It’s easier to put a “coexist’’ bumper sticker next to your peace sign and trick yourself into thinking that your work is done than it is to devote yourself to self-sacrifice and earthly harmony. Congratulations on the bumper sticker, though! You are now absolved of your sins, and as a result you are no longer dependent on, nor responsible for, the dollar that funds your education, the gas that runs your car or the decades of tyranny that established your quality of life! You are now free to let your mind relax in apathy—you are no longer a bad person because you have chosen to make love, not war (or, as I saw on a rather clumsily phrased bumper sticker, “make out, not war”).
The practice of tolerance can be dangerously paradoxical. If you believe in tolerance, why would you limit yourself to one particular world view, especially one so critical of opposing beliefs? If you believe your world view teaches you to be open-minded, just tell me how you respond when a republican sits at the table.
There are also those modern hippies that are fighting hard to conjure up the past, and while they might be aware of the two shaky pillars, it isn’t those that they try to embody. In this case, the allure of hippiedom might not stem from the ease with which you can pick up a cause and fight for it. The bait could be the oldest and most deceptive of American promises–freedom. The instructions are fairly simple: latter-day hippies, don your bohemian clothing and set sail into the ebb and flow of life’s unknown waters!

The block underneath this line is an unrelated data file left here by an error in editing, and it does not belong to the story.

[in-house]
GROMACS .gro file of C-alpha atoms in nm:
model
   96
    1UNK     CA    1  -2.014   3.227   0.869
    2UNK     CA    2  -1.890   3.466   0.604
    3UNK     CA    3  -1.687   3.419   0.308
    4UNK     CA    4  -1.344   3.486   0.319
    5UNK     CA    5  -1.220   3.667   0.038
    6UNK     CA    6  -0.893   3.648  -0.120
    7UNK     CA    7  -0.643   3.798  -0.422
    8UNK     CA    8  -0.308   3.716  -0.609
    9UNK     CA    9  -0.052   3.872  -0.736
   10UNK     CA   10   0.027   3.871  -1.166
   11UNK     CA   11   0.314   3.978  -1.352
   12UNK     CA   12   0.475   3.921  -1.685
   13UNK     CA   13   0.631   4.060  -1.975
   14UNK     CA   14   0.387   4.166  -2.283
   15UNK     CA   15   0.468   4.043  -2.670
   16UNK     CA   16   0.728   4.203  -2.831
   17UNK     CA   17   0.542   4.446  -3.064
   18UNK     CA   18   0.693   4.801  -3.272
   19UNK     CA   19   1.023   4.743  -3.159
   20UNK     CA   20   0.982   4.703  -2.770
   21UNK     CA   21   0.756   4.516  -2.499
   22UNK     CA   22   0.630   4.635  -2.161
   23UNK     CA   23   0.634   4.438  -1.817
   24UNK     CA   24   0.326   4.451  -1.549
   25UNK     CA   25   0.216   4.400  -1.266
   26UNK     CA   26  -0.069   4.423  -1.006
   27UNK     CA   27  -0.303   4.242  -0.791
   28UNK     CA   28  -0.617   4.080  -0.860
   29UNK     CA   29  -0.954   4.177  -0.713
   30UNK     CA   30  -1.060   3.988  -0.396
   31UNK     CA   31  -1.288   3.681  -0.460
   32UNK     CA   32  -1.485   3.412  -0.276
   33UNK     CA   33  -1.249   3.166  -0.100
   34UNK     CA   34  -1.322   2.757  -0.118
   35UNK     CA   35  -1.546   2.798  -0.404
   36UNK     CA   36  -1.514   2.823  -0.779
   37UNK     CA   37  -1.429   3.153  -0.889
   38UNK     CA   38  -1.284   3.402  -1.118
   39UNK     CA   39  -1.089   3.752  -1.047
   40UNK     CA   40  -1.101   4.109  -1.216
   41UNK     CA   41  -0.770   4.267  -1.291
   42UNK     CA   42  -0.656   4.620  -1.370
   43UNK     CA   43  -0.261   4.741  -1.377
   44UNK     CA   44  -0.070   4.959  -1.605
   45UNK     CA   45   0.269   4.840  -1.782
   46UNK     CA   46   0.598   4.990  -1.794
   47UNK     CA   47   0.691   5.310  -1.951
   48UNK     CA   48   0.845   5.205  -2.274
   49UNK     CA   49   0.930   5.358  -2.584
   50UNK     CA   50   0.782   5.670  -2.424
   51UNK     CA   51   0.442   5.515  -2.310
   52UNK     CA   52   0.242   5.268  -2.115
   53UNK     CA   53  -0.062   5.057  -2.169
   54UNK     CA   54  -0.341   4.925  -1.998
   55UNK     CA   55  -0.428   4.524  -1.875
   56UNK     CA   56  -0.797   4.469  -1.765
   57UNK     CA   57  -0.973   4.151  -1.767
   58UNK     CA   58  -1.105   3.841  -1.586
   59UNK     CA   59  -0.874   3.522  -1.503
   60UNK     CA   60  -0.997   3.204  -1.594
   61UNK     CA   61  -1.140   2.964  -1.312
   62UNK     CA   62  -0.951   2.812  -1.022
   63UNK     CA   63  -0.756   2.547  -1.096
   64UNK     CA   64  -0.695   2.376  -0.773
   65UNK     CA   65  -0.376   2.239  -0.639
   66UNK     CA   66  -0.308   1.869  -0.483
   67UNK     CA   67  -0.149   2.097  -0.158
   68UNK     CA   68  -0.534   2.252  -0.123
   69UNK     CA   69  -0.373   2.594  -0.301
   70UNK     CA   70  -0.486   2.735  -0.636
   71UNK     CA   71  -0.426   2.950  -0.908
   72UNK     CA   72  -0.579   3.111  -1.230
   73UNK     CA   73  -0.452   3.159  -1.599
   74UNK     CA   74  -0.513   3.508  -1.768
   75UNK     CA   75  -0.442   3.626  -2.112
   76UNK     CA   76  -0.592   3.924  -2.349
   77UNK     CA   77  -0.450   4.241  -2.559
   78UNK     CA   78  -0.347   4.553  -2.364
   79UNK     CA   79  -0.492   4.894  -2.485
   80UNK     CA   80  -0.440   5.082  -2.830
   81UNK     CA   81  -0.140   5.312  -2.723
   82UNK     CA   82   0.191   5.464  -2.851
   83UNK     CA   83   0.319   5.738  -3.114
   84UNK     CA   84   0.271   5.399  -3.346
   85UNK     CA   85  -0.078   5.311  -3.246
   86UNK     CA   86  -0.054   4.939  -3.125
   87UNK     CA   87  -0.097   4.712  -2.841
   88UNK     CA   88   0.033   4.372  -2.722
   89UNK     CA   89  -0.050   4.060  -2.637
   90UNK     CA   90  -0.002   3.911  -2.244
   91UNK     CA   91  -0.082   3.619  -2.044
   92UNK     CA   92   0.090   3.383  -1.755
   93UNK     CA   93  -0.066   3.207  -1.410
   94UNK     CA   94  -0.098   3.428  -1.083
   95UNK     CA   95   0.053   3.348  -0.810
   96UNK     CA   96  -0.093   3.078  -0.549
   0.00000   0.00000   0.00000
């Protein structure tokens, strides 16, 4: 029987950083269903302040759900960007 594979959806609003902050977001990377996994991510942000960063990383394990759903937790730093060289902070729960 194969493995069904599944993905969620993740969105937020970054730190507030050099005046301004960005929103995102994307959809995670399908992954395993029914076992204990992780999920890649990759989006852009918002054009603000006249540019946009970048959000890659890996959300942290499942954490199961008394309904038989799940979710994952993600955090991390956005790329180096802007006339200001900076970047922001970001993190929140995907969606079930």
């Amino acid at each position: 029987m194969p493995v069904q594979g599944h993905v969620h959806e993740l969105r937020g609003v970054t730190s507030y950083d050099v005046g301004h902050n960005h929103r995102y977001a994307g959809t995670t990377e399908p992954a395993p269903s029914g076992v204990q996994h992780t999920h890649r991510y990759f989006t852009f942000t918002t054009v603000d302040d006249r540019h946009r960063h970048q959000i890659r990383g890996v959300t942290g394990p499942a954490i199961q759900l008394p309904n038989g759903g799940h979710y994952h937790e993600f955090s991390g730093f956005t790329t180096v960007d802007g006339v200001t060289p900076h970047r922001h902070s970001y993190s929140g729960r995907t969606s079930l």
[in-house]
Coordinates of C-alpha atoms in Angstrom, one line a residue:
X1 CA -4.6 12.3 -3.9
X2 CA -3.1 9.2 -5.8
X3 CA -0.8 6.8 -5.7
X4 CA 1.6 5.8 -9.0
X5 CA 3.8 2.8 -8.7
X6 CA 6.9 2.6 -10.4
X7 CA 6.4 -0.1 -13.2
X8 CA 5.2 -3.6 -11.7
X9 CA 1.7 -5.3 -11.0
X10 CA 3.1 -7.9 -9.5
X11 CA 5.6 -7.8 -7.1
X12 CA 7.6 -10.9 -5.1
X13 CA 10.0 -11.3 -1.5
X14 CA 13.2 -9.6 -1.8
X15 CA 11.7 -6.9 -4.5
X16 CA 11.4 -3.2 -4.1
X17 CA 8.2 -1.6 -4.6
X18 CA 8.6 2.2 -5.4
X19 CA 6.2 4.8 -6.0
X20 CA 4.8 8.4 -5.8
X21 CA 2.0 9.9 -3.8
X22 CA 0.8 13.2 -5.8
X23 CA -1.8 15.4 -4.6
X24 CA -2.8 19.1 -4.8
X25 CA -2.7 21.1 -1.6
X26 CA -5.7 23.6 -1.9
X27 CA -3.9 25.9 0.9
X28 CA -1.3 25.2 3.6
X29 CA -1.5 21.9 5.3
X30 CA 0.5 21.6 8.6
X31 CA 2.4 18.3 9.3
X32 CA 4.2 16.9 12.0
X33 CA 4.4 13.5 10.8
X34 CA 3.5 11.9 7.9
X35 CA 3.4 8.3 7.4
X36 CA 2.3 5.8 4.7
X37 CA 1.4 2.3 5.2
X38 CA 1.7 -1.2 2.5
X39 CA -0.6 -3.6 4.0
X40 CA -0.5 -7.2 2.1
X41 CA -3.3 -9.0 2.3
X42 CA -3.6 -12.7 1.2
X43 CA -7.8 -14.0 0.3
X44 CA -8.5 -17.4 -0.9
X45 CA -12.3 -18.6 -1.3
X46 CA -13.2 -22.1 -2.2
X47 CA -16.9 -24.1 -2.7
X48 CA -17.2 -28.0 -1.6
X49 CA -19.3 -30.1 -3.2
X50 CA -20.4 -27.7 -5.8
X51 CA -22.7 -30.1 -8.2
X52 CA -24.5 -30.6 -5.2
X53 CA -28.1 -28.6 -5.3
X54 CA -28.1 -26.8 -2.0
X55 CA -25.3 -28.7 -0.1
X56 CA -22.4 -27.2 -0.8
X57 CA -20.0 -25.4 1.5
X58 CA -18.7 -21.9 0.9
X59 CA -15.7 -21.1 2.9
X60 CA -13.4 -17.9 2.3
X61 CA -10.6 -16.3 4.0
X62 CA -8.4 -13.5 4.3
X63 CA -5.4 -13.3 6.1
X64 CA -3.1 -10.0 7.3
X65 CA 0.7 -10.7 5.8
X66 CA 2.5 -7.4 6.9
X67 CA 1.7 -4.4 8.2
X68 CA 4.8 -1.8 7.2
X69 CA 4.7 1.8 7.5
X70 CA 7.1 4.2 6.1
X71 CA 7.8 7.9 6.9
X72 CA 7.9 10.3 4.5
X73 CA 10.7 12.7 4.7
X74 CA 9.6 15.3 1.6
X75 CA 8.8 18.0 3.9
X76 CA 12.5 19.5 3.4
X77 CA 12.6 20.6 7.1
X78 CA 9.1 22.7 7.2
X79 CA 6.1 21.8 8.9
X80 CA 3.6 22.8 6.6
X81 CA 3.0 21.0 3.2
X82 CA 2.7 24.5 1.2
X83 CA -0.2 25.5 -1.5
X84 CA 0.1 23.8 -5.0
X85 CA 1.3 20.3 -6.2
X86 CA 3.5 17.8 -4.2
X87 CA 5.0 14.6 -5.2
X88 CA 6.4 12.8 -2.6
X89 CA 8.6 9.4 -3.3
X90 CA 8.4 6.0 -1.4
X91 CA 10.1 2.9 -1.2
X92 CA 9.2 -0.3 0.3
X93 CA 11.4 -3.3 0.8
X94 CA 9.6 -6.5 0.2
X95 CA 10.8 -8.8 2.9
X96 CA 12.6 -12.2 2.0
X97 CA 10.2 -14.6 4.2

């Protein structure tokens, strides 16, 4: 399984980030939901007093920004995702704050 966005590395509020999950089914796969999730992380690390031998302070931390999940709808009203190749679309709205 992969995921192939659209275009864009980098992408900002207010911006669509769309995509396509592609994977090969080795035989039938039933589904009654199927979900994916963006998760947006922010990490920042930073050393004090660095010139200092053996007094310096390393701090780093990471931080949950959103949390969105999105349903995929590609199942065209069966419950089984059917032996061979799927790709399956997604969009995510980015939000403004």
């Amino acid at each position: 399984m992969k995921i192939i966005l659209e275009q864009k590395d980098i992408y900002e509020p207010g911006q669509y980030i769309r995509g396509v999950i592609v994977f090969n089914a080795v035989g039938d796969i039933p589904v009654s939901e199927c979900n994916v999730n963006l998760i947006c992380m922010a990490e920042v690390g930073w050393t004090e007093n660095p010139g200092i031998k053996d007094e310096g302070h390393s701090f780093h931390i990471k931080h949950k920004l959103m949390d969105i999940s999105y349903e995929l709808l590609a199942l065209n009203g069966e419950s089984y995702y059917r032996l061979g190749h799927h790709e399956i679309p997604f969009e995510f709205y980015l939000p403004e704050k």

The chance of coming across someone with this mindset at a high-ranking liberal arts college is as remote as the chance of finding soap in a commune. Don’t get me wrong—even I was tricked into the allure of the hippie lifestyle when a glimmer of it flickered through my TV screen. “Easy Rider” and “Fear and Loathing in Las Vegas” have left a generation inspired but unable to recreate a carbon copy of the past.
Unfortunately, if you are concerned about your GPA, no amount of wind through your hair on a bike will blow away your ties to the modern world. It’s a tough realization but, unlike blindly following a dead subculture, it’s one that will definitely bring some clarity to life. To put it bluntly, if you are worrying about what you’ll be doing tomorrow, you aren’t following the original hippie ideals very closely.
Finally, the last vestige of those youngsters in the ’60s that’s left for us to follow is rebellion. It’s fitting that this comes last, because it’s seldom seen nowadays. Sure, there are people fighting for causes, and we all know about the popular ones. What gets to me is that the fight is so simple nowadays. Do you want to contribute to the equitable treatment of subsistence farmers in South America? Then don’t buy that coffee, buy this coffee. Do you want to save the rainforest and recycle? Then don’t buy plastic water bottles, dummy! It seems that too much self-satisfaction is gained from too little action. Suspicions should always be aroused when money and purchases are part of the equation. Besides, what fight is worthwhile if it’s easy?
It’s not like the country is free of issues, but where are the piles of burning drivers licenses? When was the National Guard last called in to control student rebellions? It looks to me like this movement has gone from a collaborative, cross-country union of ideals—ideals that were dangerous and worth having—to fragmented individual identities.
Through their fragmentation these ideals have become anesthetized, and are now only harmless words and symbols on the back of a student’s car and on the front of his t-shirt, neatly written off as something that belongs to the “college lifestyle.” There may be “hippies” at CC, but to take them as accurate portrayals of the originals would be like taking a dream catcher in a car as an accurate portrayal of Chippewa culture.